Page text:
Prince Charles 'black spider' letters: Political views from an apolitical figure

Analysis: Very few have near continuous private conversations with ministers

Tom Peck
Thursday 14 May 2015 06:32 BST
Prince Charles with Tony Blair in 2007
Prince Charles with Tony Blair in 2007 (Getty Images)

Ten years and £400,000 of public money later, the “black spider” letters are out and there is no smoking gun.

We now know Prince Charles has sought to influence government policy. We know he has intervened over the fate of historic buildings. And we know busy government ministers have taken time and care to reply to his letters.

But while thousands of people write to government departments and thousands of people receive replies, very few have near continuous private conversations with ministers in the manner revealed by this short snapshot of letters – just seven months of correspondence with seven specific departments.

In these 10 letters, most people are likely to find at least something on which they agree with the Prince. Mainly, the letters confirm what we already knew. And for the most part, these are letters that pertain to issues in which the Prince has considerable experience and expertise. Having established his own organic farm in 1986, he might be expected to know a lot about farming. And he is certainly not alone in being concerned about the quality of the British Armed Forces’s equipment in Iraq, particularly helicopters, of which both he and Prince William are trained pilots.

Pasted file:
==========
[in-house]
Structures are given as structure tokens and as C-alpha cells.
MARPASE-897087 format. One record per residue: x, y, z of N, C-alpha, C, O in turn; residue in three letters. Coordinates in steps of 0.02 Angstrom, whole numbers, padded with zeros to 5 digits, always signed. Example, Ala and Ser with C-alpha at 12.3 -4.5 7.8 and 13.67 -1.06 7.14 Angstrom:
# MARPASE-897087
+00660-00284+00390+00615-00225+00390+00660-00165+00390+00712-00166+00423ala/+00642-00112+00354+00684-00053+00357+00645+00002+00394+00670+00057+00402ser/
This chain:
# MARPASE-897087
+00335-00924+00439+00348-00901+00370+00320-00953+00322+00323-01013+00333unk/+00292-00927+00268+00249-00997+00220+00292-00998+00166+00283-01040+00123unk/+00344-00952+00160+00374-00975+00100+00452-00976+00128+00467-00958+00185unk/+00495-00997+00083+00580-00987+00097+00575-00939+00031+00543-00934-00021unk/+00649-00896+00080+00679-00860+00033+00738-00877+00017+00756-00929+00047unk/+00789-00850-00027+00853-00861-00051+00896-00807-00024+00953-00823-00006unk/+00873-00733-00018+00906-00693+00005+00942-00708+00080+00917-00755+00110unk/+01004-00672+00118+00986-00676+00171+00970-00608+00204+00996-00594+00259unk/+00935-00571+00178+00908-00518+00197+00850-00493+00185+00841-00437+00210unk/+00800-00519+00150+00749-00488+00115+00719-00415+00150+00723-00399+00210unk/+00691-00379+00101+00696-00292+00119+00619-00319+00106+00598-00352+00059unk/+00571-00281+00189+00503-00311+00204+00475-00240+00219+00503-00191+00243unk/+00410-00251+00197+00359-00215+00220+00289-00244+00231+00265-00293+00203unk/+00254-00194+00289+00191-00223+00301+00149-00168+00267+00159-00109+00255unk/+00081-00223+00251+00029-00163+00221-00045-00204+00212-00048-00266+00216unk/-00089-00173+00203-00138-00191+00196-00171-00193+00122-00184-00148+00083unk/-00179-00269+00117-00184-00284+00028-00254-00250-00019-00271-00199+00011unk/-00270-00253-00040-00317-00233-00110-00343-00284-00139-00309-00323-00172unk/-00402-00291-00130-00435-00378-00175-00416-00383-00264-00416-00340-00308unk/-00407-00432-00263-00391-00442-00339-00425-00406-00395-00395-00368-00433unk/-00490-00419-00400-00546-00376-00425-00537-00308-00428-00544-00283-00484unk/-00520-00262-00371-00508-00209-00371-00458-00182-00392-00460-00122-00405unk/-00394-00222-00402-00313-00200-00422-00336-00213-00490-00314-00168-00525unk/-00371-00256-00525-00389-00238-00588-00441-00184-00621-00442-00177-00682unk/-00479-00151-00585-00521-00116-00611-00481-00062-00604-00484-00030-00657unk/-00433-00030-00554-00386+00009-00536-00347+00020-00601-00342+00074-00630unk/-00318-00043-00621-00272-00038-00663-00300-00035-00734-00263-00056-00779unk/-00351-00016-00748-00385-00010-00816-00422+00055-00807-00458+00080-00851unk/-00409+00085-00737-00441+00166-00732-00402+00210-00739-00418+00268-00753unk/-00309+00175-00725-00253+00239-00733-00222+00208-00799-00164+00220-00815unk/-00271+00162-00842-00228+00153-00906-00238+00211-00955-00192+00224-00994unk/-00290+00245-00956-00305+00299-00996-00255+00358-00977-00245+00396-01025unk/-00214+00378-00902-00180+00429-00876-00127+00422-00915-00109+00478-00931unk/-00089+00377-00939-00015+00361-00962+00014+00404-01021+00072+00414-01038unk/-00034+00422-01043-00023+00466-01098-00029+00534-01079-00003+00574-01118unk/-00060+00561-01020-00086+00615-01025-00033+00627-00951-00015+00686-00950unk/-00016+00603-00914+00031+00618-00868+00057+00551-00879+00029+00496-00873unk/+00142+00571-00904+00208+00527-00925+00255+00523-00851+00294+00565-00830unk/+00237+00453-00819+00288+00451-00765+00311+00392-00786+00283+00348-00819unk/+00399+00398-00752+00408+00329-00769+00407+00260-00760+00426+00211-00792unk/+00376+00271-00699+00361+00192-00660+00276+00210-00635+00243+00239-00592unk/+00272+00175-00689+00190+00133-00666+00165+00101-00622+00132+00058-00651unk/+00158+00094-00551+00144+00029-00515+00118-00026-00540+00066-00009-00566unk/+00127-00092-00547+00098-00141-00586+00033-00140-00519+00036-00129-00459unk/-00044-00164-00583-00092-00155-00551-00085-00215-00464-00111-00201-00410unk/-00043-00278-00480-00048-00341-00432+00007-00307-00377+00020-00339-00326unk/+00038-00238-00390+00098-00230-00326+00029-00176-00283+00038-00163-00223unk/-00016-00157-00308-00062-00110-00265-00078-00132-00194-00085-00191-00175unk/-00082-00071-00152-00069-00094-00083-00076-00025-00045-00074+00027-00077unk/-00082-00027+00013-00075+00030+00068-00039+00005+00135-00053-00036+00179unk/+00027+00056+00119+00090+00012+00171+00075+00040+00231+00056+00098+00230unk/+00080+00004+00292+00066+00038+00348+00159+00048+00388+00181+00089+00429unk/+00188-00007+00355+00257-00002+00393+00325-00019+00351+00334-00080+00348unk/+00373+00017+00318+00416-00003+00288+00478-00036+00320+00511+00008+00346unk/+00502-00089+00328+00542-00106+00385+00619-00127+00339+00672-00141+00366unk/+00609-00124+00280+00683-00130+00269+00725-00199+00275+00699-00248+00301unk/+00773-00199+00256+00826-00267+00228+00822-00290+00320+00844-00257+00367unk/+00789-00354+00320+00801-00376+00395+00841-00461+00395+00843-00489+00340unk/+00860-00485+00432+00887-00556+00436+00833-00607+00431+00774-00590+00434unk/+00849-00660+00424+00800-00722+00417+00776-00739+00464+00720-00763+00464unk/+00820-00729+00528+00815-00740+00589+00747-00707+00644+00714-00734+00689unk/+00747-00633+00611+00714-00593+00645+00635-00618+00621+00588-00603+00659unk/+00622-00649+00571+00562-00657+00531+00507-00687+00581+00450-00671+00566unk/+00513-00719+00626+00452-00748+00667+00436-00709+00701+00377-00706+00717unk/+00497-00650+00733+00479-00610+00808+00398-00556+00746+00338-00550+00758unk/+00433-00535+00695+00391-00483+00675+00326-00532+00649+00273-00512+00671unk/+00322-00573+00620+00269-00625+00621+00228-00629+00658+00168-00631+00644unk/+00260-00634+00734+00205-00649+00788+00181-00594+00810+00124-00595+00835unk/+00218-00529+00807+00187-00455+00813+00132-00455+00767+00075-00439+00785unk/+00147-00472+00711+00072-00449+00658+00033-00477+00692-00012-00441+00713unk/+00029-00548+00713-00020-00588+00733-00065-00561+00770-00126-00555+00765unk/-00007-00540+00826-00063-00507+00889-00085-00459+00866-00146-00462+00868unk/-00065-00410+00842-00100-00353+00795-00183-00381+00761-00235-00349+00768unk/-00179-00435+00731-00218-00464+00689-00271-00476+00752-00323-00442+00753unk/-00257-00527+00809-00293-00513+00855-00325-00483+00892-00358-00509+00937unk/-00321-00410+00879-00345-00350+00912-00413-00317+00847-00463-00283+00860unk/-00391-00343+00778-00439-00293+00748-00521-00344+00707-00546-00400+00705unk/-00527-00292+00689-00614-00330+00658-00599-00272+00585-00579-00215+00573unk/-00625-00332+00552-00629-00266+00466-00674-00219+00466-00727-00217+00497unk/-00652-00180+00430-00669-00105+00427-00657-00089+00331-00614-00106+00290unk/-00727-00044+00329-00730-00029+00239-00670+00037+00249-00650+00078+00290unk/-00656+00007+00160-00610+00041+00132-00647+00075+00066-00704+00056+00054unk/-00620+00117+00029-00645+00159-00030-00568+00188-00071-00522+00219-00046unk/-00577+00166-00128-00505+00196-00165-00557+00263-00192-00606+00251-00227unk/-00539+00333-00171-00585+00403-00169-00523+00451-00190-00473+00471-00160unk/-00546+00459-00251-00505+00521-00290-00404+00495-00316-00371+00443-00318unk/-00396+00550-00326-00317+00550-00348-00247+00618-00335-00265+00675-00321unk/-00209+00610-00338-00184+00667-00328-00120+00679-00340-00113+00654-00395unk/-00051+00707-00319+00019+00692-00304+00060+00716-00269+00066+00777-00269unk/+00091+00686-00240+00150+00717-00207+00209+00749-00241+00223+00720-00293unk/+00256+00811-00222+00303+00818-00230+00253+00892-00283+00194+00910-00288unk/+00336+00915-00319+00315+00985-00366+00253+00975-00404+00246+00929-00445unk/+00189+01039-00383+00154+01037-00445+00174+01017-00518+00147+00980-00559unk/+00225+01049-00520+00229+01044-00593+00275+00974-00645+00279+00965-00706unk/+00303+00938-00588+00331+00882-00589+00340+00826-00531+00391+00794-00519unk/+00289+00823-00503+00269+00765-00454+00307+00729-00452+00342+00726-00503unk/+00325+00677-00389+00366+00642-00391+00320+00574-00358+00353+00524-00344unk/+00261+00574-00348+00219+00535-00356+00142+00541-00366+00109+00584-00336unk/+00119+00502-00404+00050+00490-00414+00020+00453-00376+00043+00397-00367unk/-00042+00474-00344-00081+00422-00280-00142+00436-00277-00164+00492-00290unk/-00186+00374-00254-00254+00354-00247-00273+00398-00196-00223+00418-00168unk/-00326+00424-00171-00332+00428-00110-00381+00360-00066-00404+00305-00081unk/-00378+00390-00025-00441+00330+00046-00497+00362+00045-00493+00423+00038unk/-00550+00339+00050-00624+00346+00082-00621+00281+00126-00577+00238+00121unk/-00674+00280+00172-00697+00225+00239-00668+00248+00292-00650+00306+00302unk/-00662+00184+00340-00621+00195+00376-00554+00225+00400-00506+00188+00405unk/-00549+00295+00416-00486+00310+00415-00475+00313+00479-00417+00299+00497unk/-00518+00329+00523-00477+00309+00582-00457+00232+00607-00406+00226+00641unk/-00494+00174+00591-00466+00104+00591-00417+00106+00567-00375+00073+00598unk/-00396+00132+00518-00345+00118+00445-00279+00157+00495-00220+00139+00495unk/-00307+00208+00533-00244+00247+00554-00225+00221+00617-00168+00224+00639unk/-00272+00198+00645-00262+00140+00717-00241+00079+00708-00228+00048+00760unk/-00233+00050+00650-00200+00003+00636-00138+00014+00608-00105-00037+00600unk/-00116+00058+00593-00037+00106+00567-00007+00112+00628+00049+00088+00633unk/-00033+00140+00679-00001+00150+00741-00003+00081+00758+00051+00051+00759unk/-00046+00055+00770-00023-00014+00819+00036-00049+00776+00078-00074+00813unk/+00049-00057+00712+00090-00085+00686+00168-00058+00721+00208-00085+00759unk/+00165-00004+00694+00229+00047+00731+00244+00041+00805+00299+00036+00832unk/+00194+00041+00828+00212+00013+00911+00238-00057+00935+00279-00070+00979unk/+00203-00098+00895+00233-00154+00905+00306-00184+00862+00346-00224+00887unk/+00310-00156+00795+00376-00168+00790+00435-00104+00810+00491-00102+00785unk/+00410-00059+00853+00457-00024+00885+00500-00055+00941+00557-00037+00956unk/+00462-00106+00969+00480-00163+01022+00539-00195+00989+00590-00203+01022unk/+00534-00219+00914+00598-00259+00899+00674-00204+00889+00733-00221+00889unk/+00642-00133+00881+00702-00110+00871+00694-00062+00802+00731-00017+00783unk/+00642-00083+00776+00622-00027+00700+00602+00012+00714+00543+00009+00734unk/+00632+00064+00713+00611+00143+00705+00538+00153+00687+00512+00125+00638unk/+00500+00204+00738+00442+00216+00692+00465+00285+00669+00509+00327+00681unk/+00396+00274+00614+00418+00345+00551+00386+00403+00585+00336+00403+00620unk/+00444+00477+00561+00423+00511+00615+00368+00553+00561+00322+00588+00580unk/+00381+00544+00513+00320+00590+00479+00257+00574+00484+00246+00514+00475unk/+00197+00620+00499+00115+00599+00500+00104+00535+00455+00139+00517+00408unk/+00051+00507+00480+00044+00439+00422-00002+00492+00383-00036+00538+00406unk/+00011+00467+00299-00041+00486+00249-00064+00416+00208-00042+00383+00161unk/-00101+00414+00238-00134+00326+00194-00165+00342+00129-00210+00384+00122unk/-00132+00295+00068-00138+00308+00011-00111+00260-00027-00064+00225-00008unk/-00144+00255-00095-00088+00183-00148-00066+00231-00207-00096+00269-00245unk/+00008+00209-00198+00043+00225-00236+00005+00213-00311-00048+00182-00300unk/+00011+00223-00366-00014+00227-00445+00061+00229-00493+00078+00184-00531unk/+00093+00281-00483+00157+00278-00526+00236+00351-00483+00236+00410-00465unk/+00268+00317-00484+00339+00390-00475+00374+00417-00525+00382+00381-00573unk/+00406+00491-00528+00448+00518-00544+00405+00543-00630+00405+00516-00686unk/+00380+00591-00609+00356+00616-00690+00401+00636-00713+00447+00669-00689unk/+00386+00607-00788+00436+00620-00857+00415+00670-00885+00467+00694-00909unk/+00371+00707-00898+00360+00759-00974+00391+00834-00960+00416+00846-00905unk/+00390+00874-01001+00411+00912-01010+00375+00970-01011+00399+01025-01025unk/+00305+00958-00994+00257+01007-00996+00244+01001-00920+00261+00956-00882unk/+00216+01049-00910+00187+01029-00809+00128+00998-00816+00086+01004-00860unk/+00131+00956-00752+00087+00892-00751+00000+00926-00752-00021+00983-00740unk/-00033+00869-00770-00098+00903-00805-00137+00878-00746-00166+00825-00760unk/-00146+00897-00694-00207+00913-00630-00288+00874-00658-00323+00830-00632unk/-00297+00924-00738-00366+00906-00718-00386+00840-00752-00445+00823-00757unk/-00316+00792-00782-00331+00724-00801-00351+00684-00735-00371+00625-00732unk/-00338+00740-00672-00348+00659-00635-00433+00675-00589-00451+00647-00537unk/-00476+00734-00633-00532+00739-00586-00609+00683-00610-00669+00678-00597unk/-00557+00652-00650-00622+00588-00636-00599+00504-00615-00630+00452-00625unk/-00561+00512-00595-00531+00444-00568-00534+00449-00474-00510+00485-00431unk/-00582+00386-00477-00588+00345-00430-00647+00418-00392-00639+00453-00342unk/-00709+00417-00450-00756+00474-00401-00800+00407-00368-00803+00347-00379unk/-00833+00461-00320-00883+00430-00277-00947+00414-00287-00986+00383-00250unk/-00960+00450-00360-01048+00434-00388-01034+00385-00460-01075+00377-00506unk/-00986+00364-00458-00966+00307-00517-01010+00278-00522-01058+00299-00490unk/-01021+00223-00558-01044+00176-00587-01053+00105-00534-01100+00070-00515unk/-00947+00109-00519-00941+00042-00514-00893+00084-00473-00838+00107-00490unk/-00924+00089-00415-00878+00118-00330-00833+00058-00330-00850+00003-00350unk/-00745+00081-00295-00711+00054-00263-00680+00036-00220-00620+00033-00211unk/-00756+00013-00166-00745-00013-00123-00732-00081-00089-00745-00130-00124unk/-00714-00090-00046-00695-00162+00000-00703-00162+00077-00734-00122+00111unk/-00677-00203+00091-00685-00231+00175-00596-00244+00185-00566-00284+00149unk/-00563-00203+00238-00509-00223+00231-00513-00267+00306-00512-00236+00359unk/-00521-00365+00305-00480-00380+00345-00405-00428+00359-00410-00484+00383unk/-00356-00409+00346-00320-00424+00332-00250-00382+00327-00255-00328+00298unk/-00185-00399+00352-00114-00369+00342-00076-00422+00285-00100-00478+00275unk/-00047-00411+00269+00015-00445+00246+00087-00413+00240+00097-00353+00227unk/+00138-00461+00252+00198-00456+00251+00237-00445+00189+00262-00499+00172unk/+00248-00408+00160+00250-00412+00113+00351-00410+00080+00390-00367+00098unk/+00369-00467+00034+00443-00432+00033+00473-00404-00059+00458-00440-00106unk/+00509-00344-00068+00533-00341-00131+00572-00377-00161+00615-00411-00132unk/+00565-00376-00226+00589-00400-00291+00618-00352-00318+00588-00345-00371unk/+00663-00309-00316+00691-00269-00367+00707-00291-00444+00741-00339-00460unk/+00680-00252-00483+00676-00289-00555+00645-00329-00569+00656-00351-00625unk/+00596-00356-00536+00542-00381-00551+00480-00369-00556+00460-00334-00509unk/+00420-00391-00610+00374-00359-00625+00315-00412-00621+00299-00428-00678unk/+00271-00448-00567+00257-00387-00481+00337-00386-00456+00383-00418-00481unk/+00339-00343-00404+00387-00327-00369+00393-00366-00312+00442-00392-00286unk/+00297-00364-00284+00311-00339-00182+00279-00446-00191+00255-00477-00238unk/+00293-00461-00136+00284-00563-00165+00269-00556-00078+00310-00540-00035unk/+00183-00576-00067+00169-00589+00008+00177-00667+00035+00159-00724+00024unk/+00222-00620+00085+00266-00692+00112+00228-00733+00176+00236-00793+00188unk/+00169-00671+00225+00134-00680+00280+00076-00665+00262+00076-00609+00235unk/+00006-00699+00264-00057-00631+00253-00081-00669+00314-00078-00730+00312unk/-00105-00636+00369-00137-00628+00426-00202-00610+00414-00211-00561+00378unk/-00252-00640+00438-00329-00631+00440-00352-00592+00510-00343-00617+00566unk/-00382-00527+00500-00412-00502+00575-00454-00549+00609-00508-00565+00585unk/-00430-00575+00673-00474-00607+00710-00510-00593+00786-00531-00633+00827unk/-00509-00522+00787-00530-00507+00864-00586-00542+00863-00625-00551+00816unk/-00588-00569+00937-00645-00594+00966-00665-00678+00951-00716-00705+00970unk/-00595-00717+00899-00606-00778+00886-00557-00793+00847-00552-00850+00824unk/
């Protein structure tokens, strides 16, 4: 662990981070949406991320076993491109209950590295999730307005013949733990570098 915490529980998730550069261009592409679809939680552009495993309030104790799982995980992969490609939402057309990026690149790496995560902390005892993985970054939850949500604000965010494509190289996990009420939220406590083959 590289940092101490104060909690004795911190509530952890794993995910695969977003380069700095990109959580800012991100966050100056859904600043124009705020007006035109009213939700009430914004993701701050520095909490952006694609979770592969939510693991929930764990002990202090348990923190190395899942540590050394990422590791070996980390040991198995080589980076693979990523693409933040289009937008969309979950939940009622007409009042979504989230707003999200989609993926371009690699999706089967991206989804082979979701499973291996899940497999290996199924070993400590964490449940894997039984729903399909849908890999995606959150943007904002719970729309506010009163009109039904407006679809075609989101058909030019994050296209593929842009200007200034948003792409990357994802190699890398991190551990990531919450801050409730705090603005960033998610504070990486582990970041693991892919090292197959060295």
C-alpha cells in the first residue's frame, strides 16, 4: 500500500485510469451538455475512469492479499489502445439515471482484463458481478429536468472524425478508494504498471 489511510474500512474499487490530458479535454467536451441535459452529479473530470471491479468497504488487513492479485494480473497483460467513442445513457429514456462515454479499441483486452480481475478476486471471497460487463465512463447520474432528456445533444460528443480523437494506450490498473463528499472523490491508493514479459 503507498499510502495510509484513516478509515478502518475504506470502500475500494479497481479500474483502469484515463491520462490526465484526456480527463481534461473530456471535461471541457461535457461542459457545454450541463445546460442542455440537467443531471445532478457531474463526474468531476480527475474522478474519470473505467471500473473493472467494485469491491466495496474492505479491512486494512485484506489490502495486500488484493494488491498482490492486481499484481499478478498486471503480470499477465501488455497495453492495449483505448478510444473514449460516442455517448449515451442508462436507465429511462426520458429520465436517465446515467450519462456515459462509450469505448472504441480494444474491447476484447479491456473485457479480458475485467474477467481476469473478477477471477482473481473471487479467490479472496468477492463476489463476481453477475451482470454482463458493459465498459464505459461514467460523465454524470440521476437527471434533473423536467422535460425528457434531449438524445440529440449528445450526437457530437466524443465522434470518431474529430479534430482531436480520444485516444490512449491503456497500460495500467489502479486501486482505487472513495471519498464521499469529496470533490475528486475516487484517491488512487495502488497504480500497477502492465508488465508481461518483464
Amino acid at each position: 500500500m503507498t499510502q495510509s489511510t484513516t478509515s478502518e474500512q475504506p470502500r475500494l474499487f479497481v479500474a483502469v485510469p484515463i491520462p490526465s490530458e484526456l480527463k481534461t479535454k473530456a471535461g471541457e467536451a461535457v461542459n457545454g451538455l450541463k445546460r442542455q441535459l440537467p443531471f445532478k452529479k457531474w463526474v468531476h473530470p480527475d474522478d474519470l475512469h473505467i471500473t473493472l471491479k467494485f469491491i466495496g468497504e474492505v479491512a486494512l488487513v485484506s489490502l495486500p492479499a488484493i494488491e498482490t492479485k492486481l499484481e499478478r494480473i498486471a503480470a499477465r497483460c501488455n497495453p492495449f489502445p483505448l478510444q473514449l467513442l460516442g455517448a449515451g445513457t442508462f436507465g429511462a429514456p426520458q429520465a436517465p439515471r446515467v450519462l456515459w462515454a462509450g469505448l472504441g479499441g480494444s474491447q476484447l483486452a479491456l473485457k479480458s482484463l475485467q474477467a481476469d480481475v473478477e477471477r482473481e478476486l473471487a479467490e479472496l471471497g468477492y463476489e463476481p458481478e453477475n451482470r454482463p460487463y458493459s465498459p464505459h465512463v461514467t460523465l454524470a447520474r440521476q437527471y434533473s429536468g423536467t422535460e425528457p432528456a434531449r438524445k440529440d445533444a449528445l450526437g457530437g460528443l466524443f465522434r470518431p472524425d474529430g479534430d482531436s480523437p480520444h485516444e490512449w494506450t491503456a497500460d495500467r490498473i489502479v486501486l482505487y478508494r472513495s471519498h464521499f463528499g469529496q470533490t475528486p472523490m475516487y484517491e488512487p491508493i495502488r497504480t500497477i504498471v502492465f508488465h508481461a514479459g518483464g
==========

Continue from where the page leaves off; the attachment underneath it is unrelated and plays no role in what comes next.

But these are not politically neutral topics, and it is hard to imagine him ceasing to care about them when he becomes King – a role that, constitutionally, must be politically neutral.

His charities and organisations may contain much expertise in particular areas, as does he, but they do not confer on him any constitutional right to have his views reflected in government policy any more than any other citizen.

In the case of these particular letters, they appear not to have been. But, while the legal battle over their publication has dragged on for a decade, the act that has finally made their publication possible has been amended. Such letters, if he is still writing them – a question he has refused to answer – will not be made public again.

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